Founded by Greeks in the first millennium BCE, Naples is one of the most ancient cities in Europe. And it remains alluring to this day.

Situated on the shores of the Mediterranean Sea, with Mount Vesuvius towering in the distance, Italy's third-largest city is home to an incredible wealth of art and architecture. Ancient Greek wall fortifications, a Roman-era theater and a Norman castle testify to its long, rich history. And around every corner in the city’s UNESCO-designated historical center, you’ll find baroque churches, splendid Renaissance-era piazzas and charming cafes.

“Rome is the heart of Italy, but Naples is its soul,” say the Italians – and, indeed, Neapolitans have mastered the art of la dolce vita. Get a taste of how they do with this list of the best things to do in Naples.  

Stroll Spaccanapoli, the beating heart of Naples

Spaccanapoli – literally, “Naples splitter” – is the bustling narrow street that traverses Naples’s Centro Storico (historical center). Buzzing Vespas, neighbors debating politics from opposing balconies, tiny artisan workshops humming with the noise of hammers: Spaccanapoli is the vibrant heart of this irresistible city. You’ll find some of the city’s most famous churches along this Unesco World Heritage designated street, too, including the circa 1470 Chiesa del Gesu Nuovo and the Cappella Sansevero, renowned for its marble sculpture Veiled Christ by Giuseppe Sanmartino.

Take a bite into a slice of pizza in the city where it was born

The delicious aroma of freshly baked dough wafts through the air in Naples, where pizza was born. Resident Raffaele Esposito is often credited with creating the first Pizza Margherita to commemorate the 1889 visit of Italian queen of the same name – though local street vendors had been peddling wood-oven-baked flatbreads with toppings long before then. Pizzeria Gino Sorbillo is one of the best in the city, thanks to its focus on organic ingredients and local produce from the surrounding Campania region. You’d be hard-pressed to find a mediocre slice of pizza in Naples, where the craft of pizza making has been elevated to a high art.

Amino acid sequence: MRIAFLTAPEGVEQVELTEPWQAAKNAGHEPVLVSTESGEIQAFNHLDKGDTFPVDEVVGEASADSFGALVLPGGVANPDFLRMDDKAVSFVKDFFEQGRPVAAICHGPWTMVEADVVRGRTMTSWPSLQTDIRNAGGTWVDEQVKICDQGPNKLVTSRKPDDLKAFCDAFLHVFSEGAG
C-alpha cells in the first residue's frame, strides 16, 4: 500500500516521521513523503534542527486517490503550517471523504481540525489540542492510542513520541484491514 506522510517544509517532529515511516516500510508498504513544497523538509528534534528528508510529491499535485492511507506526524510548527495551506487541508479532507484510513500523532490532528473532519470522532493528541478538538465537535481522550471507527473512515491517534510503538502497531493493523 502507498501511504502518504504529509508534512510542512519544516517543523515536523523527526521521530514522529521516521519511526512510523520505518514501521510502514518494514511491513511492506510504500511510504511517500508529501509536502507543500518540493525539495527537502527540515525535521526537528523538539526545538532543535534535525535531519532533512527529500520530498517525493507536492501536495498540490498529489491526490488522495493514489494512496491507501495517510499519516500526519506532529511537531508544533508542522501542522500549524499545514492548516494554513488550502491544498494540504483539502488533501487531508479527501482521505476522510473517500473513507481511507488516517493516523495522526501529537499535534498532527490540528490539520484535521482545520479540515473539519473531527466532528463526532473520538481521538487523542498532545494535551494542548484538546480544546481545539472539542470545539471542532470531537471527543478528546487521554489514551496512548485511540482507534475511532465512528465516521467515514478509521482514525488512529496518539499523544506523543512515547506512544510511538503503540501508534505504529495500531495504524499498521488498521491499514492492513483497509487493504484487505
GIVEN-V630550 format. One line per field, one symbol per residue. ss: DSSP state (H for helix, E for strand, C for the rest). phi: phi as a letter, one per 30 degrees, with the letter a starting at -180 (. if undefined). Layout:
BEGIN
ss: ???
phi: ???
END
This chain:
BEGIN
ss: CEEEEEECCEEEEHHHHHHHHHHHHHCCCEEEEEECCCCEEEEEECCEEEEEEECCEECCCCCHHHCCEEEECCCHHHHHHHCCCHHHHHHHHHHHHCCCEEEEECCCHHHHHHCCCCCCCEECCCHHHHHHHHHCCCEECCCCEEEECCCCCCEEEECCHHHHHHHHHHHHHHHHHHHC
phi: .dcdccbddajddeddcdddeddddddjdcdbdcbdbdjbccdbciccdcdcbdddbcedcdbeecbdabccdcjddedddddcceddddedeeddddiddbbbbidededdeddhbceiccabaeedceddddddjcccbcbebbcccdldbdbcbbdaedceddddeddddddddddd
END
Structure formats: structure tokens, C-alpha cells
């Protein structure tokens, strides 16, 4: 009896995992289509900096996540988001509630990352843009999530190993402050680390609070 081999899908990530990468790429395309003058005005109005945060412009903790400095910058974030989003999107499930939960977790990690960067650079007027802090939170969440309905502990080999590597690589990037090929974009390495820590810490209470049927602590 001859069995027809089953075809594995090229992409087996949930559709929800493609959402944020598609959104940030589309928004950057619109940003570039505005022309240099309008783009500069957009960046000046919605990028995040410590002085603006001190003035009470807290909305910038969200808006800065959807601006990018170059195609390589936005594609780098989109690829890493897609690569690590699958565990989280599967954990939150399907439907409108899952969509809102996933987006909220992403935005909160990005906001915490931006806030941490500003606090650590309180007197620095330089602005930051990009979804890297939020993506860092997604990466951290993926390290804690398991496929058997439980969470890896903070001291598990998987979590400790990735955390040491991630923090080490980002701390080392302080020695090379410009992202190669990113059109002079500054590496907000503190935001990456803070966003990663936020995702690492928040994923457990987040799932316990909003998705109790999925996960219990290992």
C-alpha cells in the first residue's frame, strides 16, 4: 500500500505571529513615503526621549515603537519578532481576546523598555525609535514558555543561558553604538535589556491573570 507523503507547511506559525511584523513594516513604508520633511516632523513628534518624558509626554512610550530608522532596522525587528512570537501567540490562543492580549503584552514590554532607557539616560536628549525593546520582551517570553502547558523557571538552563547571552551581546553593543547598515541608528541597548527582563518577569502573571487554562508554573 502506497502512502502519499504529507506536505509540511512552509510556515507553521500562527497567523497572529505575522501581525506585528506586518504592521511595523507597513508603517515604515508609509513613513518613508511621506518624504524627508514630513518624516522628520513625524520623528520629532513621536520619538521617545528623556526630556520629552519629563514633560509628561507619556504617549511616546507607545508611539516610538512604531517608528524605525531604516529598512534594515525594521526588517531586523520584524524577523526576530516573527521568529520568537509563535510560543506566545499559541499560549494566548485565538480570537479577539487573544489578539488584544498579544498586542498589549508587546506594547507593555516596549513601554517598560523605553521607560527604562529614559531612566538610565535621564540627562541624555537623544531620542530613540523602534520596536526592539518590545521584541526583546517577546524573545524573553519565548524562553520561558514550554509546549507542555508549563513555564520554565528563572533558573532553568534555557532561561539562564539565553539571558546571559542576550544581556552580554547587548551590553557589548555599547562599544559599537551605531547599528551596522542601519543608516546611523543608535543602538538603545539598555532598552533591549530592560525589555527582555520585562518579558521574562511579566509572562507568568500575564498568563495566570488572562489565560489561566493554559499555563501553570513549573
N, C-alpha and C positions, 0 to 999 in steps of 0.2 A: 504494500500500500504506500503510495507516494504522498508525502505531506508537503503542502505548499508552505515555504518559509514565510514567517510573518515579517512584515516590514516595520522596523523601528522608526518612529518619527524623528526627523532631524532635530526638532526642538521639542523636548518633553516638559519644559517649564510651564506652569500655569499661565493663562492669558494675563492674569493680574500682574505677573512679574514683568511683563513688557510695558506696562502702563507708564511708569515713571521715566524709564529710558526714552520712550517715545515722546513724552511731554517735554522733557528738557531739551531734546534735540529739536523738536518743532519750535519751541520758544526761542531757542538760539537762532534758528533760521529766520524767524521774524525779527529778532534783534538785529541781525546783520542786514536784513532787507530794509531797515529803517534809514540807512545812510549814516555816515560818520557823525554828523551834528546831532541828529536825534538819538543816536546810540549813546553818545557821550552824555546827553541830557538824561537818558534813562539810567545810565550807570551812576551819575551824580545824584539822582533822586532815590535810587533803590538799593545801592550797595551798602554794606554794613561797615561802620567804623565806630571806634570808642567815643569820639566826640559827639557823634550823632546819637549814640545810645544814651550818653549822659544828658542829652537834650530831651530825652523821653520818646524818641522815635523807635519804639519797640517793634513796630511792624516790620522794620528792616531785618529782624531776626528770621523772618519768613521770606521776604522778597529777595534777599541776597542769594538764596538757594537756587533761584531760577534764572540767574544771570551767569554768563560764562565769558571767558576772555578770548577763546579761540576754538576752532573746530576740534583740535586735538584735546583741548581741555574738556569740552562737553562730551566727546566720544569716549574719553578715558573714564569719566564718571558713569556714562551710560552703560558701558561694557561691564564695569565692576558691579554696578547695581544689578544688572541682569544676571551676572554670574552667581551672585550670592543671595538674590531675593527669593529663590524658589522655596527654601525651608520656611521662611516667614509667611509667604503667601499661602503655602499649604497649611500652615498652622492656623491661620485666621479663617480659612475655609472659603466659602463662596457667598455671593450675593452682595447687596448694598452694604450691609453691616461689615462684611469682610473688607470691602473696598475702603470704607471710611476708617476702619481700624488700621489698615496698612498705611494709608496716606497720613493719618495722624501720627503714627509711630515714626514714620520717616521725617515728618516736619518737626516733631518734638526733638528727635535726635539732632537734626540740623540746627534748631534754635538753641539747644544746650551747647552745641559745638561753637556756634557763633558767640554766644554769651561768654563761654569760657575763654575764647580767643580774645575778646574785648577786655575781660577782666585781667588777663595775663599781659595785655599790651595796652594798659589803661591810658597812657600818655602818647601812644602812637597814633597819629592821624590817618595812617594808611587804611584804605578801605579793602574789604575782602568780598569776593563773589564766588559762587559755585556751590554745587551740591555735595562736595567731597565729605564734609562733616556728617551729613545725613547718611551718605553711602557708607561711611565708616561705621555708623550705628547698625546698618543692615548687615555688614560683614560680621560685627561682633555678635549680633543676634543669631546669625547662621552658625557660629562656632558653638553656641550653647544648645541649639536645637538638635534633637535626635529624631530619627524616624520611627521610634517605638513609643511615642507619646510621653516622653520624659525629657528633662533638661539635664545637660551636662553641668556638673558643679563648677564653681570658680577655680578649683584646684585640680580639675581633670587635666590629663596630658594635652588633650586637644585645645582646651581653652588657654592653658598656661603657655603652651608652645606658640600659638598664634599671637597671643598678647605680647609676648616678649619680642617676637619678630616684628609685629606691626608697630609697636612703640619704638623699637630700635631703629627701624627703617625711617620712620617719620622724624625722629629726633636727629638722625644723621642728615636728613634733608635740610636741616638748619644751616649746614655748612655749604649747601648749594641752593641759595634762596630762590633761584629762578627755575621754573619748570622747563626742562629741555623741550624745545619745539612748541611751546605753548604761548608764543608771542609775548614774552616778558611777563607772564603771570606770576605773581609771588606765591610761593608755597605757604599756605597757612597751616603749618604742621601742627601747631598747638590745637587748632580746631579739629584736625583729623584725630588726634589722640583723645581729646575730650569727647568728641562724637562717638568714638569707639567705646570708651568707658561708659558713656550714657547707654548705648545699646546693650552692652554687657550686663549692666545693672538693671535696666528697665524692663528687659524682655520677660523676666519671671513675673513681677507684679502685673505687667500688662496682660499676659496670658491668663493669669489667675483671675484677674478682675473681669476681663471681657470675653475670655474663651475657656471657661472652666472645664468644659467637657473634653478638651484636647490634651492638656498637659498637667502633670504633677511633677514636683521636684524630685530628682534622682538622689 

A close up of the outside of a shop selling nativity figurines in Naples
Shopping on Christmas Alley is an iconic part of any visit to Naples © Angelafoto / Getty Images

Shop for holiday gifts year-round, along the narrow Christmas Alley

Naples has a tradition of presepi (nativity scenes) dating back 1000 years. Every year on the 8th of December, families prepare a presepe with statues of the Holy Family and the animals and townspeople of Bethlehem as a celebration of the Christmas season. And all year long, the narrow alleyway of Via San Gregorio teems with traditional presepe artisans. Here, you’ll find all the nativity figurines you need to create your own display

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See the treasures of the Naples National Archaeological Museum

Built as a cavalry barracks in 1585, the Museo Archeologico Nazionale was established at the end of the 18th century by King Charles VII. The museum is best known for housing the many treasures that survived the 79 CE eruption of Mount Vesuvius, an event that devastated nearby Herculaneum and Pompeii. Don’t miss the Farnese marbles, Roman copies of classical Greek sculptures, as well as the ancient Roman bronzes from the Villa of the Papyri.